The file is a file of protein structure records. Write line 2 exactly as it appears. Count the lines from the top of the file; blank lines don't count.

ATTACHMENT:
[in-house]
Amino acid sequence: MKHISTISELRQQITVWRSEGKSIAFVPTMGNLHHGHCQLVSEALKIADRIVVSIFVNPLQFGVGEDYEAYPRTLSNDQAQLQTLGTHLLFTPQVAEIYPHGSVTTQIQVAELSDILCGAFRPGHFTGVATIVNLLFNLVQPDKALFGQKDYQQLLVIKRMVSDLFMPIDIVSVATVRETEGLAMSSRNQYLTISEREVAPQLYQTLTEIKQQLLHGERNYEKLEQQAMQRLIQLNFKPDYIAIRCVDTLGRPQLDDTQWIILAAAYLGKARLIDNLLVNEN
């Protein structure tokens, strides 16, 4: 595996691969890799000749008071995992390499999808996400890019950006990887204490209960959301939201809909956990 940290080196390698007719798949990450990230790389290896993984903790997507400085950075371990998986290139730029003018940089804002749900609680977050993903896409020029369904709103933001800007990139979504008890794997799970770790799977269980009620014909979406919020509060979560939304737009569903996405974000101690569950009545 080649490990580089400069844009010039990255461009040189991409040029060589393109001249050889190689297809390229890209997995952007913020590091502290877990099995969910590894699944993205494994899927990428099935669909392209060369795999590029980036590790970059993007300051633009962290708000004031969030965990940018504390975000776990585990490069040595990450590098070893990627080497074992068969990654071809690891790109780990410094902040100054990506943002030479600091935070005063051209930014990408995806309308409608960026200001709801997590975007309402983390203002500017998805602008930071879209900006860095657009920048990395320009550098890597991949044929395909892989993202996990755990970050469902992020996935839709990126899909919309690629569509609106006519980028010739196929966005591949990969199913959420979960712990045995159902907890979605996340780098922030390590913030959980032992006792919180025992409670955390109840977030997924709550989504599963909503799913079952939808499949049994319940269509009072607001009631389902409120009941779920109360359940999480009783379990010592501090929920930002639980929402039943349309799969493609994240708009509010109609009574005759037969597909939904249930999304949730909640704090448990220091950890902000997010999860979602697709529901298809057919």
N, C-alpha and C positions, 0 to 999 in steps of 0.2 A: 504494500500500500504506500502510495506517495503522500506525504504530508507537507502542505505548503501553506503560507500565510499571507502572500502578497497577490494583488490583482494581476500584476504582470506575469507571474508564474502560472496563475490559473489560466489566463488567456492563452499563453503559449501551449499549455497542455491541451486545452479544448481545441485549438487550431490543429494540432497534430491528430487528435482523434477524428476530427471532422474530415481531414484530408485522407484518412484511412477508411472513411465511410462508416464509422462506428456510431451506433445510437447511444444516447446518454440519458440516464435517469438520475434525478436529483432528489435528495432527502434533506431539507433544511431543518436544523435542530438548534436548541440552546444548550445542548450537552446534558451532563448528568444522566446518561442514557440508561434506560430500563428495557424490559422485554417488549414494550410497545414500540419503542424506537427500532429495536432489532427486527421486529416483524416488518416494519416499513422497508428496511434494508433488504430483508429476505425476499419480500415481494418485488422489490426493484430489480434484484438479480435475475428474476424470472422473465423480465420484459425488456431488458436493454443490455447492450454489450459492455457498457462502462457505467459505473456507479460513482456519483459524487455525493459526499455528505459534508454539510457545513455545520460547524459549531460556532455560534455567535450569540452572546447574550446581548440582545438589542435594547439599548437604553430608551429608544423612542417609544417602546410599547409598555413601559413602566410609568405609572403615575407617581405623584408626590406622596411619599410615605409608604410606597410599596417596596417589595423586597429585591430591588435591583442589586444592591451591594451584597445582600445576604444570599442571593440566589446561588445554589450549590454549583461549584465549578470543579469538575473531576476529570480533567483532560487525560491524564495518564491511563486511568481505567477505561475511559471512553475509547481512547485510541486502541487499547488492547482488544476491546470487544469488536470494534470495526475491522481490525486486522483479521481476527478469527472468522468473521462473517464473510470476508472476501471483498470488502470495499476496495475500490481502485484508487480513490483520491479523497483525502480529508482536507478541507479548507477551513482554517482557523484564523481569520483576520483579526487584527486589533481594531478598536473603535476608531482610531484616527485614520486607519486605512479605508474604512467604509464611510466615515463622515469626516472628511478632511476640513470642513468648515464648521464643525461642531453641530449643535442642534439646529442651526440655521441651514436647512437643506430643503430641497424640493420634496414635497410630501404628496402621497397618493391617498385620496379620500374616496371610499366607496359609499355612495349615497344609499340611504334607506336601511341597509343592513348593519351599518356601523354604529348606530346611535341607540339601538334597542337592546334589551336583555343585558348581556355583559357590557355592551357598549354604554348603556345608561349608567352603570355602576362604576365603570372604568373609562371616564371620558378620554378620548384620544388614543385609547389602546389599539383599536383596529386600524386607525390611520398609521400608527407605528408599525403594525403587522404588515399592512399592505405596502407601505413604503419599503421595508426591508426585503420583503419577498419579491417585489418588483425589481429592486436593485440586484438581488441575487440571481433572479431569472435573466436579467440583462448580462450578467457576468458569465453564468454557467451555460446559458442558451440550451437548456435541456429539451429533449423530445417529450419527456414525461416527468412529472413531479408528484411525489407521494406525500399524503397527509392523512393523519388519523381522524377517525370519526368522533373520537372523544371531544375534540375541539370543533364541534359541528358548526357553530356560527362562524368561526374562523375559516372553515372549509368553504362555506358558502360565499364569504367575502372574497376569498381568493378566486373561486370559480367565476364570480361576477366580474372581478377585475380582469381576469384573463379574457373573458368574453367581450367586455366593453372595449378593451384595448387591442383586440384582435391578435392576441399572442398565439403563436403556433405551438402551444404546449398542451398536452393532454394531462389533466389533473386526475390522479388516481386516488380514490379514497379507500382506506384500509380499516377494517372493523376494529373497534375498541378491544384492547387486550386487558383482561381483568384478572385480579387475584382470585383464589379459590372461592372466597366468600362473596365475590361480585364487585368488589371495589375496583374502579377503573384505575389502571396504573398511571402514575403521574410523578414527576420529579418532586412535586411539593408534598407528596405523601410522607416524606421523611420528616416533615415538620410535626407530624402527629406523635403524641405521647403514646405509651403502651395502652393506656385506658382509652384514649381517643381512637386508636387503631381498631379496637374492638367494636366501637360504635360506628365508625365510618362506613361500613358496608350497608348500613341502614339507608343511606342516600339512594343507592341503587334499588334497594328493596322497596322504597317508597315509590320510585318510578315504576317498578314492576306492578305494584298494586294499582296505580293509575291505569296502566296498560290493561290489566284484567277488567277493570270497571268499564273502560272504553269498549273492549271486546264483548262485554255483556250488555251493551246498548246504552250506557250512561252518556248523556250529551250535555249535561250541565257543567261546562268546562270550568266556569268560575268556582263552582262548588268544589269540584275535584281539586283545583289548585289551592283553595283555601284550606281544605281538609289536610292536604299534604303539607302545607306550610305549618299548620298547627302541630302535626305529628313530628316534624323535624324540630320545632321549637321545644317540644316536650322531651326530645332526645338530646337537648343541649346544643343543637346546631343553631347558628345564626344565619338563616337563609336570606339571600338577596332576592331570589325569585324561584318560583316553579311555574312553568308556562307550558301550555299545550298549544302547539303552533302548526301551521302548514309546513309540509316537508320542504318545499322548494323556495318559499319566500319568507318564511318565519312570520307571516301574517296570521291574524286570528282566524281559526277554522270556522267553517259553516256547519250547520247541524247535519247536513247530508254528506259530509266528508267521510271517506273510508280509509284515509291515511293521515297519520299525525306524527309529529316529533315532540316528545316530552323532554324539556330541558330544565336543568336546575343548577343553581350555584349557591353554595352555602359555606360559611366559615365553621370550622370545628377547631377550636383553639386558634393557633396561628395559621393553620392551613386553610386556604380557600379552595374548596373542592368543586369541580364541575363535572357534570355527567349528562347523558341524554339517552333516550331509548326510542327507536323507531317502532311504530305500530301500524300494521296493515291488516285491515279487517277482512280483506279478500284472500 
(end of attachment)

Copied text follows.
Amino acid sequence: MKHISTISELRQQITVWRSEGKSIAFVPTMGNLHHGHCQLVSEALKIADRIVVSIFVNPLQFGVGEDYEAYPRTLSNDQAQLQTLGTHLLFTPQVAEIYPHGSVTTQIQVAELSDILCGAFRPGHFTGVATIVNLLFNLVQPDKALFGQKDYQQLLVIKRMVSDLFMPIDIVSVATVRETEGLAMSSRNQYLTISEREVAPQLYQTLTEIKQQLLHGERNYEKLEQQAMQRLIQLNFKPDYIAIRCVDTLGRPQLDDTQWIILAAAYLGKARLIDNLLVNEN